I grew up in Germany as a passionate soccer fan and followed the national soccer league, the Bundesliga, very closely. However, in recent years, I stopped watching and switched to the NFL. The plain reason is that it has become incredibly boring. Bayern Munich is so dominant that it is almost guaranteed for them to win the championship and it’s like that in most European soccer leagues. I even am a Bayern fan and seeing your team win every week is great, but when you can almost expect a win and there isn’t any real challenge to overcome, it gets stale after a while. There is a huge strength disparity between the best and the worst clubs. The NFL, on the other hand, is one of the sports leagues with the best parity between its teams, which makes it a lot more interesting to follow.
When looking at the champions over the last 10 years in the NFL and European soccer leagues, you immediately notice that there are 8 different Super Bowl champions, while even the most competitive soccer leagues only managed to produce 5 different winners.
The worst leagues are the German Bundesliga and the Italian Serie A, where only two teams won the championship. In fact, Bayern won the last 8 seasons in a row and Juventus the last 9. The French Ligue 1 isn’t much better. While there are 5 different winners, Paris won 6 out of the last 7 seasons. In the Spanish La Liga, it’s almost exclusively a battle between Barcelona and Madrid every year. Only the English Premier League has more competitive teams, and Leicester City pulled off one of the biggest surprise championships ever in the 2015/16 season.
The teams in the NFL are a lot more equal in strength. In the past 10 years, only the New England Patriots managed to win the Super Bowl more than once and they had a very rare quarterback and coach combination with Brady and Belichick and a below-average division. In the history of the Super Bowl since 1967, 20 teams were able to win it, while in the history of the Bundesliga since 1963 only 12 different teams won. The most Super Bowls were won by the Patriots and the Steelers with 6 titles each, while the FC Bayern Munich won a staggering 29 championships.
As you can see, the NFL has very good parity between its teams and it’s one of the reasons why it is the biggest and most valuable sports league in the world.
Probably the biggest factor for the good parity in the NFL is the salary cap. There is a league dictated maximum amount of money every team can spend on their players, which means even the richest teams cannot collect all the best players.
There are no salary caps in European soccer leagues, so the richest teams generally have the best players and win most of the time. For example, in the 2017/18 Bundesliga season, Bayern Munich has spent 315 million € on their players, while SC Paderborn 07 was only able to spend 8 million €, which is only 2.5% of the money Bayern had available. As you can see that’s a huge disparity and explains the dominance of Bayern and other top European clubs.
And just like society in general, the richest clubs are getting richer. By dominating the national championships these clubs qualify for the Champions League and Europa League, which are Europe wide competitions for the teams that placed at or near the top in the previous season. Because the best teams are playing in these competitions, they pay out a lot of extra money from TV rights and stadion attendance (at least before 2020), making the richest clubs even richer. In fact, for top teams like Bayern Munich winning the national championship is almost a given, so they only really care about the Champions League.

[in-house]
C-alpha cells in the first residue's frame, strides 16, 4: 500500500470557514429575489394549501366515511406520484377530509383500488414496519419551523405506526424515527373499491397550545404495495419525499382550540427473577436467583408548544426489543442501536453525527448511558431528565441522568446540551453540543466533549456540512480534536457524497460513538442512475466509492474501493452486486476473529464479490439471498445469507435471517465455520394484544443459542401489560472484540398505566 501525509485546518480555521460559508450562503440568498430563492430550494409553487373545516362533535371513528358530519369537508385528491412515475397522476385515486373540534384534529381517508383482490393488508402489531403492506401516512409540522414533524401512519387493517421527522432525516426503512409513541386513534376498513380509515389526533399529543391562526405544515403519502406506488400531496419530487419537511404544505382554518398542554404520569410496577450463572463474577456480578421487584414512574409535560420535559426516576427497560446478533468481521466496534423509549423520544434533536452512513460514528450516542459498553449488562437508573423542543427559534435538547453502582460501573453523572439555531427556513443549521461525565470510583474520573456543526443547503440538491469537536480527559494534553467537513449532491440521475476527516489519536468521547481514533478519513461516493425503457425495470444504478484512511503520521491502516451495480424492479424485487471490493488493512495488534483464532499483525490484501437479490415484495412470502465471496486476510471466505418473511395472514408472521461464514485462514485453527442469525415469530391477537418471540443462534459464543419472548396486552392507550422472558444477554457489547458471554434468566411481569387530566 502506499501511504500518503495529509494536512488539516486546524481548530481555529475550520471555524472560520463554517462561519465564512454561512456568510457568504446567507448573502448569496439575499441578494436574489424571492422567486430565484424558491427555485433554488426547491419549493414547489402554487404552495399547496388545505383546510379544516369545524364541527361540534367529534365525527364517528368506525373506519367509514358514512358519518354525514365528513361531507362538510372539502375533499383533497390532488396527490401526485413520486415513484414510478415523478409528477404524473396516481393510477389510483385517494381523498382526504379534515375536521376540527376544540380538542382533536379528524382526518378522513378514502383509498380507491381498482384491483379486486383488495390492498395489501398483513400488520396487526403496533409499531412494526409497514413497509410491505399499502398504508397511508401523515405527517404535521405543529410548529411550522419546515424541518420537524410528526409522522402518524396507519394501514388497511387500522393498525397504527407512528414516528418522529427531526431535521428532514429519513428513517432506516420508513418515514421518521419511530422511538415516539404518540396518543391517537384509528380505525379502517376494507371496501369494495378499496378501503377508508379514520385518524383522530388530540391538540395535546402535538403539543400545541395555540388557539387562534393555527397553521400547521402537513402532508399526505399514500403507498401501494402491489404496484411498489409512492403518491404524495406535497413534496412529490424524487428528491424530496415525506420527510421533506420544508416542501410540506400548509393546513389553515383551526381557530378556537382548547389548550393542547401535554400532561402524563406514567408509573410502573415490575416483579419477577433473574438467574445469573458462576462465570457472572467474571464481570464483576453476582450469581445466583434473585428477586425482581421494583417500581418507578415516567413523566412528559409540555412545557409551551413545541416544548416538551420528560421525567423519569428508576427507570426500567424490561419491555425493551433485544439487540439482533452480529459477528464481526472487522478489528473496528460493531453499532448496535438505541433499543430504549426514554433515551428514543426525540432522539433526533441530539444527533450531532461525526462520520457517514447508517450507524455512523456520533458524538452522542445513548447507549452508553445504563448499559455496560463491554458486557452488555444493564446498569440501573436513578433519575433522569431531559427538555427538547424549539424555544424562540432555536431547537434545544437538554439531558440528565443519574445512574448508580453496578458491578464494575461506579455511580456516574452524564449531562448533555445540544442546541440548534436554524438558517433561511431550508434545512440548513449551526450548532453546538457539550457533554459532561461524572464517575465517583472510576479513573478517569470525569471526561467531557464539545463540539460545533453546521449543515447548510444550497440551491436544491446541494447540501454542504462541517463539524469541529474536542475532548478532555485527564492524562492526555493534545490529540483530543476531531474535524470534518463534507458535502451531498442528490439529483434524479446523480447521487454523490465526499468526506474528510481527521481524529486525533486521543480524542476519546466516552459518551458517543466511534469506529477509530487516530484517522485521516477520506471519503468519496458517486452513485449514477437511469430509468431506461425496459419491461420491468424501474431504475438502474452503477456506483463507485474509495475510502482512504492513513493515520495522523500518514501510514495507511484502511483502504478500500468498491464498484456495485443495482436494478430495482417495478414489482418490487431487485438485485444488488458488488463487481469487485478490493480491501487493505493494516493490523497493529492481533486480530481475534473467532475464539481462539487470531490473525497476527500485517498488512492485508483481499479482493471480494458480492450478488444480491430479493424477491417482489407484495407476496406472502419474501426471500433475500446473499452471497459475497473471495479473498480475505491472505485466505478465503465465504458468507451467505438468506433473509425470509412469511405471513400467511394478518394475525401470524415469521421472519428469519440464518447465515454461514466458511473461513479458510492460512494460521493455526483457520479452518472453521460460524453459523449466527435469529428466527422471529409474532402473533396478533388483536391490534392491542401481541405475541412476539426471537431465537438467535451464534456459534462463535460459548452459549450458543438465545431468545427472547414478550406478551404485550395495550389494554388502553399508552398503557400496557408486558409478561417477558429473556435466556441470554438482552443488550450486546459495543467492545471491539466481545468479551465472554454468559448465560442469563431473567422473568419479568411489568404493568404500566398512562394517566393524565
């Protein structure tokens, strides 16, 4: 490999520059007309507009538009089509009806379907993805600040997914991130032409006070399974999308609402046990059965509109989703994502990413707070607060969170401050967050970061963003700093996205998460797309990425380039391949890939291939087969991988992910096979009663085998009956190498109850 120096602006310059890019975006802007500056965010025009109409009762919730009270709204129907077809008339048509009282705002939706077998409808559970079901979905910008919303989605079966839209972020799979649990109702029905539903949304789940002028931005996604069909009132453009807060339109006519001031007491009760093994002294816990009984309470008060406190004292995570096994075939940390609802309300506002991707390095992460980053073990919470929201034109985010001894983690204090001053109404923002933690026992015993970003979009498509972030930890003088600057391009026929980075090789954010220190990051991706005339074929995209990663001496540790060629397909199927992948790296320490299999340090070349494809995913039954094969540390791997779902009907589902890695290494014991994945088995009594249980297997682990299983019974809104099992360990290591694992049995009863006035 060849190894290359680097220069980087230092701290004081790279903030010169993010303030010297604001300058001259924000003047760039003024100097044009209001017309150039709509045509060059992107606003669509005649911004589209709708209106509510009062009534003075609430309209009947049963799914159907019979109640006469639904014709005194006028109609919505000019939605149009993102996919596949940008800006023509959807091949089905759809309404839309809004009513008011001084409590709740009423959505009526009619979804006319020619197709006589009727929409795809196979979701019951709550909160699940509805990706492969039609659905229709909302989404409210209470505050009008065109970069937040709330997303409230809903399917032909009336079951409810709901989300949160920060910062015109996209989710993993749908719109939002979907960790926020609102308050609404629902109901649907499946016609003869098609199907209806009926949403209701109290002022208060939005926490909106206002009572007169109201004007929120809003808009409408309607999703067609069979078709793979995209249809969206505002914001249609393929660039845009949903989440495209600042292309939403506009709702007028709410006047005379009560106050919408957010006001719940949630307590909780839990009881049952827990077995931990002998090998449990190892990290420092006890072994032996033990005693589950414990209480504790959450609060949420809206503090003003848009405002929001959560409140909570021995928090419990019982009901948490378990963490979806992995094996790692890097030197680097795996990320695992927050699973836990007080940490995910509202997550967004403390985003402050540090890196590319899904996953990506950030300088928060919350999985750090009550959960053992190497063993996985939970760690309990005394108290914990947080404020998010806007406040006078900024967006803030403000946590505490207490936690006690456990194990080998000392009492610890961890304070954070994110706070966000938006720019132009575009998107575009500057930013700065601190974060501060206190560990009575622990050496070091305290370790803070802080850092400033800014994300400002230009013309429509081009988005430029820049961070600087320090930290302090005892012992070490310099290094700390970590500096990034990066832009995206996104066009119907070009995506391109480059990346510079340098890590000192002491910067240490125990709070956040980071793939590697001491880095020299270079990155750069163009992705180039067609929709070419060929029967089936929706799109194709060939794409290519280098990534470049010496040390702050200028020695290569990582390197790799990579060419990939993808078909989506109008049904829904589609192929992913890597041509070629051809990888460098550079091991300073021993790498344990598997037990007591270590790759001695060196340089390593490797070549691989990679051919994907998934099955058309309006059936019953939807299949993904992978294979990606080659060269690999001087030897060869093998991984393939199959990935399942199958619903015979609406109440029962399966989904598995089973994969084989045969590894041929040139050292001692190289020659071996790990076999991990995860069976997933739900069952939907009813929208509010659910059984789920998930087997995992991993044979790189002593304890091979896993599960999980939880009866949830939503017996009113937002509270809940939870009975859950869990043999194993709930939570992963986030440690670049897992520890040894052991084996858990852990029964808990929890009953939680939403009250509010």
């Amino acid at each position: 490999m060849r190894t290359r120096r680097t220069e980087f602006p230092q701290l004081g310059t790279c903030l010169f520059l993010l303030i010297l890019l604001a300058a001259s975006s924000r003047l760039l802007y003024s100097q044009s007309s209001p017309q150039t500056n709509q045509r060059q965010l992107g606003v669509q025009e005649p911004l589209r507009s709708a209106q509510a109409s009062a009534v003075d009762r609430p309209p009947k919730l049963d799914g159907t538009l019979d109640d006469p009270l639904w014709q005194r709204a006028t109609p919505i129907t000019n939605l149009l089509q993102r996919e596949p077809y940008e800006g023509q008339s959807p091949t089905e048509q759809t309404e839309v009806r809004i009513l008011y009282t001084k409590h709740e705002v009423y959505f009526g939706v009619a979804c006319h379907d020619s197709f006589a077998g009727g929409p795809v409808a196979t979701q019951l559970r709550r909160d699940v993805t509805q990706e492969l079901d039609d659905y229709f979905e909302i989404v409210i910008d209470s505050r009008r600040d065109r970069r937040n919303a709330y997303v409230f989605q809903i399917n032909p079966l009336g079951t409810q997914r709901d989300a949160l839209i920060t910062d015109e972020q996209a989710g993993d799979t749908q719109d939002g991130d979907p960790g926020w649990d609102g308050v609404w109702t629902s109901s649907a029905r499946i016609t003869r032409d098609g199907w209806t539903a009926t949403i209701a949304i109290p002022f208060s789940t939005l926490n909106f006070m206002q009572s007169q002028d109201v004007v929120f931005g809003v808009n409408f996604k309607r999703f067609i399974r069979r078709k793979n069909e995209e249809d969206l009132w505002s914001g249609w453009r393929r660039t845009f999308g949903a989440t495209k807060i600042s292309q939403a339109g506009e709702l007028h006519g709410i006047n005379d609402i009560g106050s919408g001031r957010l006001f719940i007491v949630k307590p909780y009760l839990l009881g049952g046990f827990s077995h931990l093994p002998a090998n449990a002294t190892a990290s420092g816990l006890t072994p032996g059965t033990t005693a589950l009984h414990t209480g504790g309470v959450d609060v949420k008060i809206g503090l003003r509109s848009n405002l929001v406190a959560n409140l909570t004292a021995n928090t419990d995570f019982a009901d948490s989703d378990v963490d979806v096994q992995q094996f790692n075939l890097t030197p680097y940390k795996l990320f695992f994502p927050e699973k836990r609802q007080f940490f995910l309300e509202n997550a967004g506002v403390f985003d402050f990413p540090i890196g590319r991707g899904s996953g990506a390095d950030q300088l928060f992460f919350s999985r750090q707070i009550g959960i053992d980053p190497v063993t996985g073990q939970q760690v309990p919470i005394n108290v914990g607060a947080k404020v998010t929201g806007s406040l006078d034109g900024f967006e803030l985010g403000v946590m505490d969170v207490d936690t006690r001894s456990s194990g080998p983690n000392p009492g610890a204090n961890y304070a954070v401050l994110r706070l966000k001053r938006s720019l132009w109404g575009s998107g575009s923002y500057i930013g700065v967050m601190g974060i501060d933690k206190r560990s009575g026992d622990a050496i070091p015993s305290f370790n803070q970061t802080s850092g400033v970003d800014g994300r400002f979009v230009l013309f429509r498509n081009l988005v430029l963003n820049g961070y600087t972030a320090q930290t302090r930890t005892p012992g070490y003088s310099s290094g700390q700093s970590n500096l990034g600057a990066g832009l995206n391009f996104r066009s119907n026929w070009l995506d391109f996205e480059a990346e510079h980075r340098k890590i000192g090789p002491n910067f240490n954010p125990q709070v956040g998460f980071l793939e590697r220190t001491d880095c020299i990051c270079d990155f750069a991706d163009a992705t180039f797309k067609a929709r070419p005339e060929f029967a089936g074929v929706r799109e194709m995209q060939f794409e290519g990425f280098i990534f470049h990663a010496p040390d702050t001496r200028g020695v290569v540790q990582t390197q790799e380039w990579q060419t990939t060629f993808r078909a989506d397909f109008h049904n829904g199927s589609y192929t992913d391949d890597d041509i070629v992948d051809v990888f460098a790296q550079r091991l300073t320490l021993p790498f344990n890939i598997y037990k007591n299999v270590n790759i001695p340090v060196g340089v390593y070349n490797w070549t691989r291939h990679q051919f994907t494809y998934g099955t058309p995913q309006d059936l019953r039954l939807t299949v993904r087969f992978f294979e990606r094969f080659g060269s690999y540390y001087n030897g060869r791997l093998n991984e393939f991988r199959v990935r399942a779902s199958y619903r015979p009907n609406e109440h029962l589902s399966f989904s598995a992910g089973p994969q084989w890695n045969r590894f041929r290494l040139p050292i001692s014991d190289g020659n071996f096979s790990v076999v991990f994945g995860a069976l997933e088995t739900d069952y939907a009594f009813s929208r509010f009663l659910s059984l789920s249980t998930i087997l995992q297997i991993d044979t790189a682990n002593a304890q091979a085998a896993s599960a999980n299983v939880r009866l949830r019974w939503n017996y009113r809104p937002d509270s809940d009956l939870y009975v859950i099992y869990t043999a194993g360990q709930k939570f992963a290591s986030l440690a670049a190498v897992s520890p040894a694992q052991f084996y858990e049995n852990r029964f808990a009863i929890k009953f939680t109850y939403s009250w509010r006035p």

I have never heard any serious discussions about it, but adding a salary cap to the Bundesliga would be very interesting. It would level the playing field so all teams would have a realistic chance to win the championship. Due to the European competitions however, there is no way to implement a salary cap unless all European leagues were to add one. No single league could limit their clubs’ spending without destroying their chances in the European competitions.
Another factor in maintaining the parity of the NFL is the draft. By having the worst teams pick higher than the best teams, the worst teams can get better college players, which improves their competitiveness in the next season. While other factors play a role in the strength of a team, like coaching or management, equalizing the talent of the players is a positive aspect.
While a salary cap could theoretically be implemented in European soccer leagues, adding an equivalent to the draft is almost impossible because of the lack of college sports here in Europe. Pretty much every European soccer club has a youth academy, where very young players are accumulated and trained. A majority of the players are talents from a wider region around the city, but especially the bigger clubs also recruit players from the whole country and even from all around the world. The wealthier clubs have better facilities and therefore can recruit the best talents. And if a talent turns out to be great, the clubs get even better by having the player play for them, or even richer, when they decide to sell that player.
The lack of parity in most European soccer leagues has made following them quite boring. When there are always the same few teams competing for the championship in a drawn-out season, there isn’t a lot of weekly excitement. On the other hand, the NFL with its very short and competitive season is a lot more interesting to follow. The salary cap and inverse draft order make the teams very equal in strength and it’s almost impossible to predict which teams are going to the Super Bowl. While highly unlikely, it would be very interesting to see what adopting a few ideas from the NFL would do to the parity of European soccer leagues.